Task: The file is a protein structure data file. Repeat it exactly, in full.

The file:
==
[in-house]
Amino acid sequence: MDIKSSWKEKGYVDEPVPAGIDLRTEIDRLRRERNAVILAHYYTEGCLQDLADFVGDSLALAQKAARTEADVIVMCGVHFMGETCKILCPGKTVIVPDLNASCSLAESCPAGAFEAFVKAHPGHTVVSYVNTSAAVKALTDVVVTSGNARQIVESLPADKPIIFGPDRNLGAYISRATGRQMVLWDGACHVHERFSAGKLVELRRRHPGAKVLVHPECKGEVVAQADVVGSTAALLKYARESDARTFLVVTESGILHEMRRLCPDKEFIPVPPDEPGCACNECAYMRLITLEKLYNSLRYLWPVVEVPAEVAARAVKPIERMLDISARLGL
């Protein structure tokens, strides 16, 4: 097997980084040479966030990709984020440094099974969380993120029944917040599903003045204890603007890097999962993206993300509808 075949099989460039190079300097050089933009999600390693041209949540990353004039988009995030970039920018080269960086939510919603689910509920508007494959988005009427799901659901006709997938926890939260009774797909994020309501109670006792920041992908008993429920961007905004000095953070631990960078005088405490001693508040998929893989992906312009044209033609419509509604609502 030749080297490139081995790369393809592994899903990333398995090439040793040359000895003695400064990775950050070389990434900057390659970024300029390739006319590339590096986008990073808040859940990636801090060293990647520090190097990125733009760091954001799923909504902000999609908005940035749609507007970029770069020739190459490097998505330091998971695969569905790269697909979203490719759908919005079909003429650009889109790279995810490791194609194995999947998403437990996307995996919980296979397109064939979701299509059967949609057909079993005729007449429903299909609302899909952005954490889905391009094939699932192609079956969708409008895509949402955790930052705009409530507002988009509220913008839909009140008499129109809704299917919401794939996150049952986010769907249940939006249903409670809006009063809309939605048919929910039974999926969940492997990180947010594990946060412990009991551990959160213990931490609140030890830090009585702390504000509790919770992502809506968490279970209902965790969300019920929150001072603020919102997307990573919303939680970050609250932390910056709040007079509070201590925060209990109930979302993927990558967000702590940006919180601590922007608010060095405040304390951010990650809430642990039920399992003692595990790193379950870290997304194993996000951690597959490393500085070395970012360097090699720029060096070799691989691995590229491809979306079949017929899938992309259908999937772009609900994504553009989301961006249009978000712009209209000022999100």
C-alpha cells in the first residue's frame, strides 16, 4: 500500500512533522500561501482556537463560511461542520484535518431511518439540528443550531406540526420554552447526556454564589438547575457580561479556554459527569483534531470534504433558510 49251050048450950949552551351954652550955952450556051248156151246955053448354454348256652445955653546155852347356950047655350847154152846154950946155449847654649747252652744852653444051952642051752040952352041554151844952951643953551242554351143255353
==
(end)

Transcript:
[in-house]
Amino acid sequence: MDIKSSWKEKGYVDEPVPAGIDLRTEIDRLRRERNAVILAHYYTEGCLQDLADFVGDSLALAQKAARTEADVIVMCGVHFMGETCKILCPGKTVIVPDLNASCSLAESCPAGAFEAFVKAHPGHTVVSYVNTSAAVKALTDVVVTSGNARQIVESLPADKPIIFGPDRNLGAYISRATGRQMVLWDGACHVHERFSAGKLVELRRRHPGAKVLVHPECKGEVVAQADVVGSTAALLKYARESDARTFLVVTESGILHEMRRLCPDKEFIPVPPDEPGCACNECAYMRLITLEKLYNSLRYLWPVVEVPAEVAARAVKPIERMLDISARLGL
């Protein structure tokens, strides 16, 4: 097997980084040479966030990709984020440094099974969380993120029944917040599903003045204890603007890097999962993206993300509808 075949099989460039190079300097050089933009999600390693041209949540990353004039988009995030970039920018080269960086939510919603689910509920508007494959988005009427799901659901006709997938926890939260009774797909994020309501109670006792920041992908008993429920961007905004000095953070631990960078005088405490001693508040998929893989992906312009044209033609419509509604609502 030749080297490139081995790369393809592994899903990333398995090439040793040359000895003695400064990775950050070389990434900057390659970024300029390739006319590339590096986008990073808040859940990636801090060293990647520090190097990125733009760091954001799923909504902000999609908005940035749609507007970029770069020739190459490097998505330091998971695969569905790269697909979203490719759908919005079909003429650009889109790279995810490791194609194995999947998403437990996307995996919980296979397109064939979701299509059967949609057909079993005729007449429903299909609302899909952005954490889905391009094939699932192609079956969708409008895509949402955790930052705009409530507002988009509220913008839909009140008499129109809704299917919401794939996150049952986010769907249940939006249903409670809006009063809309939605048919929910039974999926969940492997990180947010594990946060412990009991551990959160213990931490609140030890830090009585702390504000509790919770992502809506968490279970209902965790969300019920929150001072603020919102997307990573919303939680970050609250932390910056709040007079509070201590925060209990109930979302993927990558967000702590940006919180601590922007608010060095405040304390951010990650809430642990039920399992003692595990790193379950870290997304194993996000951690597959490393500085070395970012360097090699720029060096070799691989691995590229491809979306079949017929899938992309259908999937772009609900994504553009989301961006249009978000712009209209000022999100």
C-alpha cells in the first residue's frame, strides 16, 4: 500500500512533522500561501482556537463560511461542520484535518431511518439540528443550531406540526420554552447526556454564589438547575457580561479556554459527569483534531470534504433558510 49251050048450950949552551351954652550955952450556051248156151246955053448354454348256652445955653546155852347356950047655350847154152846154950946155449847654649747252652744852653444051952642051752040952352041554151844952951643953551242554351143255353